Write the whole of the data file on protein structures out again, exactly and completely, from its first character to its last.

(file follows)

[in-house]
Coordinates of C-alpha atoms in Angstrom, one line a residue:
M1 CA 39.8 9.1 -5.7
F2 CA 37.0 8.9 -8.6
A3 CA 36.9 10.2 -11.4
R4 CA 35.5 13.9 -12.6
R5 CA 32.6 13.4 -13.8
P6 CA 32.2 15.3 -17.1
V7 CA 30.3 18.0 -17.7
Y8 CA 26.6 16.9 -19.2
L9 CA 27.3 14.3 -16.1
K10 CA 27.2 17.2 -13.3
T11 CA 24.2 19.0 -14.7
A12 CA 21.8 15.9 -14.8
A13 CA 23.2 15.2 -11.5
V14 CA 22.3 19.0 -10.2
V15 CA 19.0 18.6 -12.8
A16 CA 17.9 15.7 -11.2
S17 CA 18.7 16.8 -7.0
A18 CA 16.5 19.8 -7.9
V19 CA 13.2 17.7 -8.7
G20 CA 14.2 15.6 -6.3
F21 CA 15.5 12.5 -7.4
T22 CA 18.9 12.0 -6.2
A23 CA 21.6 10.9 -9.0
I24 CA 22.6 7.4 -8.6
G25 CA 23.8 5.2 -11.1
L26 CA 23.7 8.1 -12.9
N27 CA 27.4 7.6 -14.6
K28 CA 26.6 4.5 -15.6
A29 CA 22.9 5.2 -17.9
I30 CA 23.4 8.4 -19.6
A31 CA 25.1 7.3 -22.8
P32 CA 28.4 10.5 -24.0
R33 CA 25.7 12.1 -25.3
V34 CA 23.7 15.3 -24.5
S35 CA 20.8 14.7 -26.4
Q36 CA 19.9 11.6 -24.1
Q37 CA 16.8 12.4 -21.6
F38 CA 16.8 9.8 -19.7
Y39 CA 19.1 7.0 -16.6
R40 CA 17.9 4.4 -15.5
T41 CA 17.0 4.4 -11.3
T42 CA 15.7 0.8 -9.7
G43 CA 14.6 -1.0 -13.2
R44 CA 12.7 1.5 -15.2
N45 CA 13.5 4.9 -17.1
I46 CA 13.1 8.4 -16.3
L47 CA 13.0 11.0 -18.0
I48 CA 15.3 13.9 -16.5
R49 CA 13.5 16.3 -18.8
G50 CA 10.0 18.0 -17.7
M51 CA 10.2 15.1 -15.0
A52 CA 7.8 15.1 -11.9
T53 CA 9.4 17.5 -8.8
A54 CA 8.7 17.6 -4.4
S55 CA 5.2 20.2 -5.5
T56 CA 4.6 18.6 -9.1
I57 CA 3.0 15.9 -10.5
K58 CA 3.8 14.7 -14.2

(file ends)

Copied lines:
[in-house]
Coordinates of C-alpha atoms in Angstrom, one line a residue:
M1 CA 39.8 9.1 -5.7
F2 CA 37.0 8.9 -8.6
A3 CA 36.9 10.2 -11.4
R4 CA 35.5 13.9 -12.6
R5 CA 32.6 13.4 -13.8
P6 CA 32.2 15.3 -17.1
V7 CA 30.3 18.0 -17.7
Y8 CA 26.6 16.9 -19.2
L9 CA 27.3 14.3 -16.1
K10 CA 27.2 17.2 -13.3
T11 CA 24.2 19.0 -14.7
A12 CA 21.8 15.9 -14.8
A13 CA 23.2 15.2 -11.5
V14 CA 22.3 19.0 -10.2
V15 CA 19.0 18.6 -12.8
A16 CA 17.9 15.7 -11.2
S17 CA 18.7 16.8 -7.0
A18 CA 16.5 19.8 -7.9
V19 CA 13.2 17.7 -8.7
G20 CA 14.2 15.6 -6.3
F21 CA 15.5 12.5 -7.4
T22 CA 18.9 12.0 -6.2
A23 CA 21.6 10.9 -9.0
I24 CA 22.6 7.4 -8.6
G25 CA 23.8 5.2 -11.1
L26 CA 23.7 8.1 -12.9
N27 CA 27.4 7.6 -14.6
K28 CA 26.6 4.5 -15.6
A29 CA 22.9 5.2 -17.9
I30 CA 23.4 8.4 -19.6
A31 CA 25.1 7.3 -22.8
P32 CA 28.4 10.5 -24.0
R33 CA 25.7 12.1 -25.3
V34 CA 23.7 15.3 -24.5
S35 CA 20.8 14.7 -26.4
Q36 CA 19.9 11.6 -24.1
Q37 CA 16.8 12.4 -21.6
F38 CA 16.8 9.8 -19.7
Y39 CA 19.1 7.0 -16.6
R40 CA 17.9 4.4 -15.5
T41 CA 17.0 4.4 -11.3
T42 CA 15.7 0.8 -9.7
G43 CA 14.6 -1.0 -13.2
R44 CA 12.7 1.5 -15.2
N45 CA 13.5 4.9 -17.1
I46 CA 13.1 8.4 -16.3
L47 CA 13.0 11.0 -18.0
I48 CA 15.3 13.9 -16.5
R49 CA 13.5 16.3 -18.8
G50 CA 10.0 18.0 -17.7
M51 CA 10.2 15.1 -15.0
A52 CA 7.8 15.1 -11.9
T53 CA 9.4 17.5 -8.8
A54 CA 8.7 17.6 -4.4
S55 CA 5.2 20.2 -5.5
T56 CA 4.6 18.6 -9.1
I57 CA 3.0 15.9 -10.5
K58 CA 3.8 14.7 -14.2